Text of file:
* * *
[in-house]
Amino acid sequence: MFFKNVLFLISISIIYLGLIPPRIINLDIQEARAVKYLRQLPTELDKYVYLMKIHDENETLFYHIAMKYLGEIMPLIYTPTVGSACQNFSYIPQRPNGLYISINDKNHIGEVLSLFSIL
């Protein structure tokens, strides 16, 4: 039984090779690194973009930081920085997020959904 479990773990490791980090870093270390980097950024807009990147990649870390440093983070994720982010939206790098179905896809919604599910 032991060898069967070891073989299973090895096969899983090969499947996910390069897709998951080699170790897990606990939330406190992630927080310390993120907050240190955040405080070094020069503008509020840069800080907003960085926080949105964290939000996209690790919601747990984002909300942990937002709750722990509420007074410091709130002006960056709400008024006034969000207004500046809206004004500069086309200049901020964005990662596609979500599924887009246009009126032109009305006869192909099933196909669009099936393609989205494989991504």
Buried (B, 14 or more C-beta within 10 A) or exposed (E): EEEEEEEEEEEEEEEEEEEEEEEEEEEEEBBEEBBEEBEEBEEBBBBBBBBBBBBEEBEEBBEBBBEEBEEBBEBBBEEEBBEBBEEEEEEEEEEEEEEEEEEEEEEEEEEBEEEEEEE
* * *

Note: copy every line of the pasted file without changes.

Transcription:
[in-house]
Amino acid sequence: MFFKNVLFLISISIIYLGLIPPRIINLDIQEARAVKYLRQLPTELDKYVYLMKIHDENETLFYHIAMKYLGEIMPLIYTPTVGSACQNFSYIPQRPNGLYISINDKNHIGEVLSLFSIL
């Protein structure tokens, strides 16, 4: 039984090779690194973009930081920085997020959904 479990773990490791980090870093270390980097950024807009990147990649870390440093983070994720982010939206790098179905896809919604599910 032991060898069967070891073989299973090895096969899983090969499947996910390069897709998951080699170790897990606990939330406190992630927080310390993120907050240190955040405080070094020069503008509020840069800080907003960085926080949105964290939000996209690790919601747990984002909300942990937002709750722990509420007074410091709130002006960056709400008024006034969000207004500046809206004004500069086309200049901020964005990662596609979500599924887009246009009126032109009305006869192909099933196909669009099936393609989205494989991504």
Buried (B, 14 or more C-beta within 10 A) or exposed (E): EEEEEEEEEEEEEEEEEEEEEEEEEEEEEBBEEBBEEBEEBEEBBBBBBBBBBBBEEBEEBBEBBBEEBEEBBEBBBEEEBBEBBEEEEEEEEEEEEEEEEEEEEEEEEEEBEEEEEEE